Elsewhere: Jobs, SCIENCE, Wallstreet, and a Missing Bridge

Jason
Andy Crouch on the secular gospel of Steve Jobs. And while it’s only been a week since Jobs’ death, and the elegies and remembrances are still rolling in, some have begun looking at the darker side of Steve Jobs’ legacy.

Why do we trust the judgment of natural scientists (e.g., physicists) more than the judgment of social scientists (e.g., economists)?

Alex Knapp on the “unnecessary conflict between evangelicalism and science”.

Does technology make it too easy to make beautiful-looking movies and TV shows?

I never thought I’d want a cookbook until I found out about this cookbook inspired by George R.R. Martin’s “A Song of Ice and Fire” series.

Erin N.
One evangelical leader argues that Mormonism is not a cult.

Kirk
Someone stole an entire bridge in Pennsylvania.

G.K. Chesterton’s Orthodoxy is my favorite book ever, so I was quite happy to come across yet another wonderful and insightful synopsis.

Notes on the return of one of the weirdest, brilliantest and most sensitivest folk-rocker in our little square of history, Ryan Adams.

Classy article on why men ought to get dressed up when they go out on the town.

Loved this blogger’s thoughts on the practical inadequacy of social Darwinism: “I reject the idea that humans are no more than animals.  I reject it, reject it, reject it.”

Drew
I wrote a review of The Binding of Isaac for Paste Magazine–its a game about child abuse. Also, Pat Gann interviewed Edmund McMillen, the creator of the game on his podcast (the interview can be found at the 45th minute).

If you are wondering what the Occupy Wallstreet protesters are upset about, here is an article you should read. This one is worth looking at too.

Game Church has posted a Christian Defense of Video Games.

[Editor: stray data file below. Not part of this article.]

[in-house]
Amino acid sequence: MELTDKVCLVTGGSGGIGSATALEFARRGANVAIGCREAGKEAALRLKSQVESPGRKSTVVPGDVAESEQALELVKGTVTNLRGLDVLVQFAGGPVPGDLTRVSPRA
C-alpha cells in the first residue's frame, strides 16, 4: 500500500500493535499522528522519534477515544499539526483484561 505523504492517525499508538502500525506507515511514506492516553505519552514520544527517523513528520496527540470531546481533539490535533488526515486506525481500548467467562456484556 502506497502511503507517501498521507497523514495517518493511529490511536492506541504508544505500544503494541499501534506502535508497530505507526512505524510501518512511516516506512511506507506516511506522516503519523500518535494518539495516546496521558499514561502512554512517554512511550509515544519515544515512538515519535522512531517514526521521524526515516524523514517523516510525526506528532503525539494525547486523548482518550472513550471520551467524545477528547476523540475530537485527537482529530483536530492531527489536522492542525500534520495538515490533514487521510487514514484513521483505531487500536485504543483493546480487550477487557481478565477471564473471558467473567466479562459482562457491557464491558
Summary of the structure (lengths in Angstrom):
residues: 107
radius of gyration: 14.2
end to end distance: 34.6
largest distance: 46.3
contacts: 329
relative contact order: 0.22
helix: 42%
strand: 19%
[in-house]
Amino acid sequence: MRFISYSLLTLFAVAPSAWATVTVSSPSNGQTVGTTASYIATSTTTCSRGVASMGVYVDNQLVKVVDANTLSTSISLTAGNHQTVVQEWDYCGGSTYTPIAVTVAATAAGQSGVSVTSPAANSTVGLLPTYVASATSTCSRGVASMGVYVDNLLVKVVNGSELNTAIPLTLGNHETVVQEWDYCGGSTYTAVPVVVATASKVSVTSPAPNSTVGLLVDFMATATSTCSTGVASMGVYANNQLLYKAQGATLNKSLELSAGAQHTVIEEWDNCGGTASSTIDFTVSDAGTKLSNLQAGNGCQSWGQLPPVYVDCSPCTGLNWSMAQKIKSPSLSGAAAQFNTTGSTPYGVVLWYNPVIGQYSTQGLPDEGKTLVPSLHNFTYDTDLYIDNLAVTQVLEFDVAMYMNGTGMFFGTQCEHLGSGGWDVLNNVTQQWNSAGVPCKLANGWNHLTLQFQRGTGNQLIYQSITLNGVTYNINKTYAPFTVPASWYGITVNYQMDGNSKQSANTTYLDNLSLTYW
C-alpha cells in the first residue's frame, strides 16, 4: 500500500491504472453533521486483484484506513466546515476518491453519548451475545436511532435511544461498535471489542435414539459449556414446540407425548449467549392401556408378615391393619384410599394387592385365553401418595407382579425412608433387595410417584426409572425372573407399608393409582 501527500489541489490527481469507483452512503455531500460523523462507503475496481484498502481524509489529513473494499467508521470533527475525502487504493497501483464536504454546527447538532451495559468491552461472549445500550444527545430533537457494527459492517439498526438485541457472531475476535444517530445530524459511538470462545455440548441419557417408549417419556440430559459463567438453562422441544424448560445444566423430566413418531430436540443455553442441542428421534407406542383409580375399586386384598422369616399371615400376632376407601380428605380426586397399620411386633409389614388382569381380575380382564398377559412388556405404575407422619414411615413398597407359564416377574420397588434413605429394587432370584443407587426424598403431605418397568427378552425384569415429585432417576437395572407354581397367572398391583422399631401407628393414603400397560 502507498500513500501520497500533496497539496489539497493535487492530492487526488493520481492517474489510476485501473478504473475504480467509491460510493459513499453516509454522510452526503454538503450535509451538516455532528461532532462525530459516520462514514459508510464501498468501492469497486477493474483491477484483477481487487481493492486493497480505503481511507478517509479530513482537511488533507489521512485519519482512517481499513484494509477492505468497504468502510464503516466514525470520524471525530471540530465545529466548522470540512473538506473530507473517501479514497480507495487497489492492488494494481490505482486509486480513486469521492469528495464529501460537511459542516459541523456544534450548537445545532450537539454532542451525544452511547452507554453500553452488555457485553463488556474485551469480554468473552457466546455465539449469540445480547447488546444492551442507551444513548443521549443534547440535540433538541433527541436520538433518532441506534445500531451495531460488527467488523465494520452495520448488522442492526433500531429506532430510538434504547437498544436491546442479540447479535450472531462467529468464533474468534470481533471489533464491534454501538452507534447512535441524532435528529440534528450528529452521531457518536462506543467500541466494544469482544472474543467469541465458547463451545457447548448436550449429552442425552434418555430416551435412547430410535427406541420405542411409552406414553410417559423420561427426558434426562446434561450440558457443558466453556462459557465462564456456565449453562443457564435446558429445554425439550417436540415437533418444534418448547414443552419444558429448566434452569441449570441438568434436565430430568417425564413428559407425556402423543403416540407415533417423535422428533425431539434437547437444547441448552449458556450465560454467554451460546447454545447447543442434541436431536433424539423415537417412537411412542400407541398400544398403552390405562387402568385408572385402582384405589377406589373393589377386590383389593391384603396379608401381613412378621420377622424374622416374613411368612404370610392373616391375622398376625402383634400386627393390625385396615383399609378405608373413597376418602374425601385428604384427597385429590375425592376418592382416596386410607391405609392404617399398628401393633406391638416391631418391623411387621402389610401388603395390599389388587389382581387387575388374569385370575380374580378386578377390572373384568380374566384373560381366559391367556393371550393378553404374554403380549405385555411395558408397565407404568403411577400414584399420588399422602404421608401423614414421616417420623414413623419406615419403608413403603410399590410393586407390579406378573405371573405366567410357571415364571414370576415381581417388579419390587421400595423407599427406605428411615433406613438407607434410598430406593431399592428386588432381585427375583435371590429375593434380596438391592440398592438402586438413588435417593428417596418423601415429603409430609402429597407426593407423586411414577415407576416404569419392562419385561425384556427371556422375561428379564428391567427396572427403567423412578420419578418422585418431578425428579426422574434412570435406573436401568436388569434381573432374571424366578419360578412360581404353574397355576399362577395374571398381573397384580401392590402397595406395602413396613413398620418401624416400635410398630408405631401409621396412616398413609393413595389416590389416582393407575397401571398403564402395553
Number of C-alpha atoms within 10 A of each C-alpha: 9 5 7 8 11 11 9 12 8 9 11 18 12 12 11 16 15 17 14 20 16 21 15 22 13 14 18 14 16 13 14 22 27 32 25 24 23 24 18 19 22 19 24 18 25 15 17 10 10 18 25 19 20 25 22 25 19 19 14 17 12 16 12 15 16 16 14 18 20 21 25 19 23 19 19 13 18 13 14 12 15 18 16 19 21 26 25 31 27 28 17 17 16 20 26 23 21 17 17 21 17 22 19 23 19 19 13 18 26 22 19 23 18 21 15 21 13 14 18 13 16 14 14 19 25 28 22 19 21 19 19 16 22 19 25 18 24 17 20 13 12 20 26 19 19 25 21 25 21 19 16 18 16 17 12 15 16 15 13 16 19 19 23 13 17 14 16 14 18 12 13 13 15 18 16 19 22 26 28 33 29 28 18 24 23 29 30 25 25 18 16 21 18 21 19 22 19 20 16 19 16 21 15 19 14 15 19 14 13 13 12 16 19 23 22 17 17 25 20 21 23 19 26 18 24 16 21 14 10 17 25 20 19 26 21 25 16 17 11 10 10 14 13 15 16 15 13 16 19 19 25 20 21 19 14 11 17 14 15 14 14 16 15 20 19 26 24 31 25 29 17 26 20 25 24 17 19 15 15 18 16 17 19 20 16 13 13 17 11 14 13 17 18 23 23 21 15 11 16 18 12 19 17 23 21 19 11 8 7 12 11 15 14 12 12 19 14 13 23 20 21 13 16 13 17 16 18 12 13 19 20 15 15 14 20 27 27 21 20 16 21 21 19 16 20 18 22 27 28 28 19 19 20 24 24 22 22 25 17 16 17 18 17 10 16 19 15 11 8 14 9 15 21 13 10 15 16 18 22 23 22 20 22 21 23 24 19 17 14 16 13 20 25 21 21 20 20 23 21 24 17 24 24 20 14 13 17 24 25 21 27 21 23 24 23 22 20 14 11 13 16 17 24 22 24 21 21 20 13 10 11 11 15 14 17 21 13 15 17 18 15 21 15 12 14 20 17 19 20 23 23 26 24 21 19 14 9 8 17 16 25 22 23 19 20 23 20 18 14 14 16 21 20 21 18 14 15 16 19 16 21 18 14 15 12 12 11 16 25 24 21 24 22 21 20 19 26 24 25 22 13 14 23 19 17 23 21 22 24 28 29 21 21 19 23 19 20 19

About CAPC Writers
  • http://www.wordsofisa.org Chris Todd

    Erin, I found the article on Mormonism interesting. I do agree that the word “cult” is hard to apply here. Early Christianity was viewed as a “cult”.

    It’s more accurate to view Mormonism as a non-Christian religion. The polytheism is very troubling, among many other issues. What makes communication with Mormons difficult is that we use the same words and names, and yet mean entirely different things by them. This is very much like the use of “Allah” by Arab Muslims and Christians. Same name, totally different concept of person.

  • http://goodokbad.com/ Seth T. Hahne

    RE the natural science vs social science thing: Really, it’s just about how much chaos is in the system you’re trying to describe and how abstract it is.

    We trust financial advisors more than we trust meteorologists because it’s easier to reliably predict how to shore up your financial state than it is to predict what it’s gonna be like in Long Beach next Wednesday. The reason? There’s more chaos in the natural system described (the weather) than there is in the constructed system described (how not to exceed your income).

    On the other hand, it may be easier to predict next Wednesday’s weather than it will be to predict next Wednesday’s stock market. The stock market, while a construct, introduces a lot of chaos into the system and pushes reliable predictability to the edge of credulity.

  • http://alienman.blogspot.com Brad Williams

    Chris,

    I agree with you, but I thought the reasoning of that article was fairly awful. He pretty much said that Jehovah’s Witnesses were a cult, but not Mormons? Mormonism is at least as awful as JW’s, if not more so. And why isn’t Mormonism a cult? Because they have a nice school and Ph.D’s? That’s kind of weird.

    As long as Mormons keep pretending like they are a Christian religion, I think it is still safe to say that they are a theological cult.

  • http://quixoticiconoclast.blogspot.com/ Chris Todd

    That’s a good point, Brad, and I think it brings up the question of what we mean by “cult.” We’ve really deviated from the older meaning of “a system of religious practices” to mean something a little more sinister. Most people think of a group that uses manipulation to coerce members into staying “in the group” and creates a mindset of unthinking adherence. I’ve not seen that evidenced in Mormonism to any extreme degree (social pressure, yes).

    I also noticed that he seemed to be validating Mormonism by listing scholarly adherents. Islam also has many scholarly adherents. Within Christianity we have many scholars who have abandoned the Gospel. That only proves that the simple message of salvation through the blood of Jesus confounds worldly wisdom. It doesn’t justify false teaching.


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